Finally, finally, finally: Somebody wanted to interview me. Receiving the request via email was a validation of sorts, a late-in-coming but appreciated recognition of my rightful place among Miami’s elite food critics. Admittedly there were colleagues who attempted to denigrate the honor -- it’s astonishing what envy can do to otherwise good people. Evidently being questioned by Girl Scout Troop 641 isn’t deemed prestigious enough by some. “Their weekly letter gets pretty solid circulation,” I said by way of response, and looked forward to the challenge.
The setting was a dining room in Ana Estevez’ home in Palmetto Bay. Suzanne Rodriguez was in charge of the get-together (are they still referred to as den mothers?). There were seven 12-year old girls seated around the table, this interview part of a Creative Cooking project whereby they speak with people involved in the restaurant industry, visit restaurants, cook stuff up, and so forth. They went around the table introducing themselves -- I’m pretty sure that at least three of them were named Emily -- and then went around again with their prepared queries.
The first question was the best of the night: Did you get into restaurant reviewing for the food or for the writing? It was for the writing, I answered without much thought, because as a chef I was already privy to good food. Other questions were more predictable: Did I pay for the meals myself, did I go anonymously, my favorite food, my favorite restaurant.....all of which I handled with ease. Then it struck me: None of the girls was writing a single word down.
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SHOW ME HOW
The next question concerned what I thought was currently the worst restaurant in Miami, but I had trouble naming one. In fact, I was distracted, searching my brain for a really bad meal while at the same time scanning the table, looking for a small digital recorder. There was none.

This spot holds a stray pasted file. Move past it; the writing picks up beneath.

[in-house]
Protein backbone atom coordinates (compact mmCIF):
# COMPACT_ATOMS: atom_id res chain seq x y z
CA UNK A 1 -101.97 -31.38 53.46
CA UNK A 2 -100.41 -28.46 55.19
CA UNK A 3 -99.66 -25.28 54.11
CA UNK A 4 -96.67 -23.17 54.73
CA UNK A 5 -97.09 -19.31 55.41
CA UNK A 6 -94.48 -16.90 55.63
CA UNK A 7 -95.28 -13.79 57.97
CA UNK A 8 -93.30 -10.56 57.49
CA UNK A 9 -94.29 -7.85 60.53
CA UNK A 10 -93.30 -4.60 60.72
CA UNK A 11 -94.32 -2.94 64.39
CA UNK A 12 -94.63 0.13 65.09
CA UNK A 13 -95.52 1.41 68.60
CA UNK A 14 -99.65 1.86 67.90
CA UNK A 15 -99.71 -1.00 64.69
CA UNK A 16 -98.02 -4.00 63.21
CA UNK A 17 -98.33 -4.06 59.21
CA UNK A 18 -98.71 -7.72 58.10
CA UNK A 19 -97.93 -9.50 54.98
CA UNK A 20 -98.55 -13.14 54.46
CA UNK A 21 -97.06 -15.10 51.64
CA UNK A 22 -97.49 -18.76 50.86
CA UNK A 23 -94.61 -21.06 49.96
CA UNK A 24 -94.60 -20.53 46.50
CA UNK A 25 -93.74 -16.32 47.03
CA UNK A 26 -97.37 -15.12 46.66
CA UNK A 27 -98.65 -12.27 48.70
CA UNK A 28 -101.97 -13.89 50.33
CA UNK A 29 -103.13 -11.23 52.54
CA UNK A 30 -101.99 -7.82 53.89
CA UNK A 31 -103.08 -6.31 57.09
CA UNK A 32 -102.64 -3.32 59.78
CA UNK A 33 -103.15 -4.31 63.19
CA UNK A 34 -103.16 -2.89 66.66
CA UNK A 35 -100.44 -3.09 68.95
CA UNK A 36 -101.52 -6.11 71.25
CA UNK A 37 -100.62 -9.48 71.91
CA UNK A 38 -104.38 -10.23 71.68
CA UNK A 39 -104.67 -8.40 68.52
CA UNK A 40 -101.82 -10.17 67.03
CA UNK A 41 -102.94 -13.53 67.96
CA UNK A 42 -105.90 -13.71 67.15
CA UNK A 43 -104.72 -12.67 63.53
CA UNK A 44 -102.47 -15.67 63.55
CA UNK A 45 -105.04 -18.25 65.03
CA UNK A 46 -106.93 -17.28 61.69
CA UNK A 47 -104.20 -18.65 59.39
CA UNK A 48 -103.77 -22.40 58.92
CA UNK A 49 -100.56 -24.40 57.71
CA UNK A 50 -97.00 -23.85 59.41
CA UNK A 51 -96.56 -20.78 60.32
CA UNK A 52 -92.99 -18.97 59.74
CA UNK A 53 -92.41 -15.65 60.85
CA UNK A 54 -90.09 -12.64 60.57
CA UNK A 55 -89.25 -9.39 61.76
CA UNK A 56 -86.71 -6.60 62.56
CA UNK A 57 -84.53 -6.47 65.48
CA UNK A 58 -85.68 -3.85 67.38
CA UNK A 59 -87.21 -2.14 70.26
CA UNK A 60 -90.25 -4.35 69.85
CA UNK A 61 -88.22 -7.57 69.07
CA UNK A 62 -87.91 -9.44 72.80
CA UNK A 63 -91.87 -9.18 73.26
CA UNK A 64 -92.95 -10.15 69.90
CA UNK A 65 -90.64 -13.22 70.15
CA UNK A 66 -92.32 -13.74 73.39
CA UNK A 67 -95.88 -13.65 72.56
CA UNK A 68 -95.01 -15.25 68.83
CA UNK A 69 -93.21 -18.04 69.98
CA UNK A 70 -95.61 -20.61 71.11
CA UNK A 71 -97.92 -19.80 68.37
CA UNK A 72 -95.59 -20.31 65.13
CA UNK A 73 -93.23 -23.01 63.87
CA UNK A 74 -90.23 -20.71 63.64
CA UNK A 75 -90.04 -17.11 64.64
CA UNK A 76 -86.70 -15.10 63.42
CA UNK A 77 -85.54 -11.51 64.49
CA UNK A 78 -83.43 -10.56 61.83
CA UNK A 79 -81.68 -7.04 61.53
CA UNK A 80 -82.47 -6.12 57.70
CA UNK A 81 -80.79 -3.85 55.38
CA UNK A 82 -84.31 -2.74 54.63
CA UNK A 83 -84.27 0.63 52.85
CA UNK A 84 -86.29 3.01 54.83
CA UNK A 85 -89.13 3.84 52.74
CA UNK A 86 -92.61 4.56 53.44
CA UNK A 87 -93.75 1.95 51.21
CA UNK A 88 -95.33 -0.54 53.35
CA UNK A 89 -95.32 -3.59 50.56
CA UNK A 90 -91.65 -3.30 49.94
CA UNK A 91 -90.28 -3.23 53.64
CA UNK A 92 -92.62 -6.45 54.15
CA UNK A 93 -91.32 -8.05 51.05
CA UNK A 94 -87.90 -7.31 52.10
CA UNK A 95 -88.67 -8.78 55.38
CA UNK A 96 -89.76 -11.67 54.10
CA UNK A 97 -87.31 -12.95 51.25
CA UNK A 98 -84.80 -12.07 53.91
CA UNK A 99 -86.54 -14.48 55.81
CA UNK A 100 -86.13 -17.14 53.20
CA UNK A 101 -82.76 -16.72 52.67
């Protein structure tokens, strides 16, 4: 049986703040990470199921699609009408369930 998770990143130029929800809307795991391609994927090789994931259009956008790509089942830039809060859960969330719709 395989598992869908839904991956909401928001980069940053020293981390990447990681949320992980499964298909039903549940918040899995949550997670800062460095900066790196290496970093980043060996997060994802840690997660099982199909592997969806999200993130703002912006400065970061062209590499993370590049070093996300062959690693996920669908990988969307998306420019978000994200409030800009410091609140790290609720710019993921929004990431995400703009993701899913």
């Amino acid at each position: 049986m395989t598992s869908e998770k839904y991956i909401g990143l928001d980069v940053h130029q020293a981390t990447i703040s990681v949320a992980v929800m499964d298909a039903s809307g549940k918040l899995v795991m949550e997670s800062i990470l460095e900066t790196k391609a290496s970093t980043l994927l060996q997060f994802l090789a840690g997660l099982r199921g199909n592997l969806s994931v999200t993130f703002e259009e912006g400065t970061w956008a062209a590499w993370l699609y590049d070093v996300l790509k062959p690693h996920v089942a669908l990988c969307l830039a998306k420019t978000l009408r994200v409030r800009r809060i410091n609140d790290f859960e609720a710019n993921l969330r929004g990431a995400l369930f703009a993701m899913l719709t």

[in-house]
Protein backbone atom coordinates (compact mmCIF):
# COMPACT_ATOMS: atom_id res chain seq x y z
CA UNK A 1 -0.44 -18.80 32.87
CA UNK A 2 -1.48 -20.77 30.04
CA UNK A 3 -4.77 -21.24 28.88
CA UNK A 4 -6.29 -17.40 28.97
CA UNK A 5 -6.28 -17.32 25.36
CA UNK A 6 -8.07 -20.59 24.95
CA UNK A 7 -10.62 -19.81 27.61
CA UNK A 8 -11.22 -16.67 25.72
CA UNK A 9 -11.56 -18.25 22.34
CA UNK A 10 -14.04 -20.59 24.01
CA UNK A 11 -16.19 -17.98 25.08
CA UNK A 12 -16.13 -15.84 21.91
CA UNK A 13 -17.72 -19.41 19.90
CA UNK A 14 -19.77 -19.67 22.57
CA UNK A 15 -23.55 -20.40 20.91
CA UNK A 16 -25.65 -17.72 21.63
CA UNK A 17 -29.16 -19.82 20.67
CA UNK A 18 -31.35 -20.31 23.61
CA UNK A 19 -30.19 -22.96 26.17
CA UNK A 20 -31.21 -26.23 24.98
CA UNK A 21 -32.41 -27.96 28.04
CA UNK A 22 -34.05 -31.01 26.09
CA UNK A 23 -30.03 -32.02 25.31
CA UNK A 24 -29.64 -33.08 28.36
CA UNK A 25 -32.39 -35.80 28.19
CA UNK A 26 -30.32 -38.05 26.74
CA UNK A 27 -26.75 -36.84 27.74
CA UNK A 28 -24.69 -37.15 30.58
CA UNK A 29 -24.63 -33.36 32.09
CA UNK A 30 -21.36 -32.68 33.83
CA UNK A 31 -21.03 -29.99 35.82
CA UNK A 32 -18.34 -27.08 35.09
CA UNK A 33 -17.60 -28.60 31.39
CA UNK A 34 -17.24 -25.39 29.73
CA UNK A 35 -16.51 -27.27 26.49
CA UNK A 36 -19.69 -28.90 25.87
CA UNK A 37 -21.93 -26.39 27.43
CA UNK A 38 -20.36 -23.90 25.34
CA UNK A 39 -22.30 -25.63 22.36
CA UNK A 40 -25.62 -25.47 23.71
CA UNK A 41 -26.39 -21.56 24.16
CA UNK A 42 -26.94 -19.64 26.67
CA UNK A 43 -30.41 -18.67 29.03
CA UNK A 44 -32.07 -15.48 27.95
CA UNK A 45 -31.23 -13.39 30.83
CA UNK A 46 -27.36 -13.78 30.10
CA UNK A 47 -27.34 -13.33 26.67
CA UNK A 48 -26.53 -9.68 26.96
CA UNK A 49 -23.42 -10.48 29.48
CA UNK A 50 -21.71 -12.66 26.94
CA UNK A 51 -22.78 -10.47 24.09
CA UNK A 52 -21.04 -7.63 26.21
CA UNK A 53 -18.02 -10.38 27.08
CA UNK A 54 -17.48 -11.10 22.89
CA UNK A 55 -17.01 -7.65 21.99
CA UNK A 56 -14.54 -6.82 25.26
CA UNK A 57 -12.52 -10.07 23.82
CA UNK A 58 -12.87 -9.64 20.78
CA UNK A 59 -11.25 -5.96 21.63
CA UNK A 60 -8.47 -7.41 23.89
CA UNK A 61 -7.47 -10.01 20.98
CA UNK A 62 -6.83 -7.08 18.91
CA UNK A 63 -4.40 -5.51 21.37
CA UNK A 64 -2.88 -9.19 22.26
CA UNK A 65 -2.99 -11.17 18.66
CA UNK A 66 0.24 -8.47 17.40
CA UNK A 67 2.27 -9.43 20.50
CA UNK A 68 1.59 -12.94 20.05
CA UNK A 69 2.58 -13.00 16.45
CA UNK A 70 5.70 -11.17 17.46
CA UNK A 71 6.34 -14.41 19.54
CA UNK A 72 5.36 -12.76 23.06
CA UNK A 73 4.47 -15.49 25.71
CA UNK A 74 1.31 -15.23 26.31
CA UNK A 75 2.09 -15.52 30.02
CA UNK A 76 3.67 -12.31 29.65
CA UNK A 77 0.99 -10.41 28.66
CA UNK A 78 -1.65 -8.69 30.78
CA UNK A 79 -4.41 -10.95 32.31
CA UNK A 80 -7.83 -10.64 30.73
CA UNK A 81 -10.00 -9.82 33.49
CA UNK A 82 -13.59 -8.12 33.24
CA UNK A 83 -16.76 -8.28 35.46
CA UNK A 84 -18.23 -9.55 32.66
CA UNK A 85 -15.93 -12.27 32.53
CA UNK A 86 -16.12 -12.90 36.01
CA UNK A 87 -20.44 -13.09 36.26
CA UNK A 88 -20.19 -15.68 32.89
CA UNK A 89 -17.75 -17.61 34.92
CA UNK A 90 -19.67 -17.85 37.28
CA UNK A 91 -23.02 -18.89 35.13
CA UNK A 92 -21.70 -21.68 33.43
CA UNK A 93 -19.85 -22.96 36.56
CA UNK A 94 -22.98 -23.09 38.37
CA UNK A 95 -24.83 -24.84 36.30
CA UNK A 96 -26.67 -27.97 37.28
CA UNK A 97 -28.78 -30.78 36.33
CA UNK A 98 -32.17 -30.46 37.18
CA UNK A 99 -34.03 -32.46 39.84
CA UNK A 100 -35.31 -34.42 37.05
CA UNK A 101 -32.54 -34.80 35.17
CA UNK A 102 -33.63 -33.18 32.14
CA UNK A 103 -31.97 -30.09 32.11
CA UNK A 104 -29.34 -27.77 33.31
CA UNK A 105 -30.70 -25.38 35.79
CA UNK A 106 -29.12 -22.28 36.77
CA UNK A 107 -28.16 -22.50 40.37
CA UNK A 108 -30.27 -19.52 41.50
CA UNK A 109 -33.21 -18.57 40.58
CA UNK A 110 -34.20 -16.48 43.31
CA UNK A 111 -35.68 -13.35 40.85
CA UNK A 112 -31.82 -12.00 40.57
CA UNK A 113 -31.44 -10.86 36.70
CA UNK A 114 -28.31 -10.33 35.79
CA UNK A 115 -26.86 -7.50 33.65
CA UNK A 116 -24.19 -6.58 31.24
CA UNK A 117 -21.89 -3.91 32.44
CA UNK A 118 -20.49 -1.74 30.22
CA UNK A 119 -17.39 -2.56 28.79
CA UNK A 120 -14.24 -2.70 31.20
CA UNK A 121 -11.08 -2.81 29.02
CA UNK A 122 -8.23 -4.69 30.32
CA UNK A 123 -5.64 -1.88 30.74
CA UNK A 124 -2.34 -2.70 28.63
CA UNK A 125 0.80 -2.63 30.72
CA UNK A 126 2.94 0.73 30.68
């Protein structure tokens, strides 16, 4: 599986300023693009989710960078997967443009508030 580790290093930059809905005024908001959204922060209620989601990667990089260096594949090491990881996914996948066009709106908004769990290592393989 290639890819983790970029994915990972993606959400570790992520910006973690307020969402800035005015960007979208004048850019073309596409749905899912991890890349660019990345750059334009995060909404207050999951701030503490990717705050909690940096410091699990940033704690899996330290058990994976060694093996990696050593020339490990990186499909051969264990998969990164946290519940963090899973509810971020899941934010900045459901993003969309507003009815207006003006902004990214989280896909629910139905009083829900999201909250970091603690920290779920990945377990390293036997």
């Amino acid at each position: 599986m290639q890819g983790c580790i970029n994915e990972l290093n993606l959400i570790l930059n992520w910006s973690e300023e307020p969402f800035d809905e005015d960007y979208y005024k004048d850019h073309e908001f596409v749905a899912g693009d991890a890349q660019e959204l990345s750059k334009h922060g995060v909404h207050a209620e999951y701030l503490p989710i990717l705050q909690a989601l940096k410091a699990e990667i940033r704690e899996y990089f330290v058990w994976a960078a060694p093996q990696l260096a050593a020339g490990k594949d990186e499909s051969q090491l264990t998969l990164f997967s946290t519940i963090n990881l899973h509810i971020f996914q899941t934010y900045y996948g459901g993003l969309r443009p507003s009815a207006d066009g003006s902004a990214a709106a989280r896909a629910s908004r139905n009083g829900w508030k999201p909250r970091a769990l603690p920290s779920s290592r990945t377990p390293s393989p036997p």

It turned out that this was more of a career-day interview, serving as a prelude to the troop going out to review a restaurant. All the wit and wisdom I’d expended, and none of it for posterity! I tried not to allow the bitterness to show, and continued answering questions -- if with a little less attention paid to eloquence of phrasing.
Refreshments followed in the form of iced tea and a plate of home made Halloween cookies. “No girl scout cookies?” I asked. “Not the season,” they said. I had never thought of cookies being in or out of season, and my disappointment must have shown -- Ana went in back and dug out a box from last year’s sales drive for me to take home.
It wasn’t at all reminiscent of the old girl scout cookie packaging, this one colored purple and emblazoned with a photo of a smiling girl wearing a black fireman’s hat. It looked like a Benetton ad. The Samoas inside were Pepperidge-Farmish, coconut-crusted, butter cookie rings with chocolate underneath and striped across the top. I ate most of the box on the long drive home, as consolation for having had fame so cruelly elude me once again. They were pretty tasty. --Lee Klein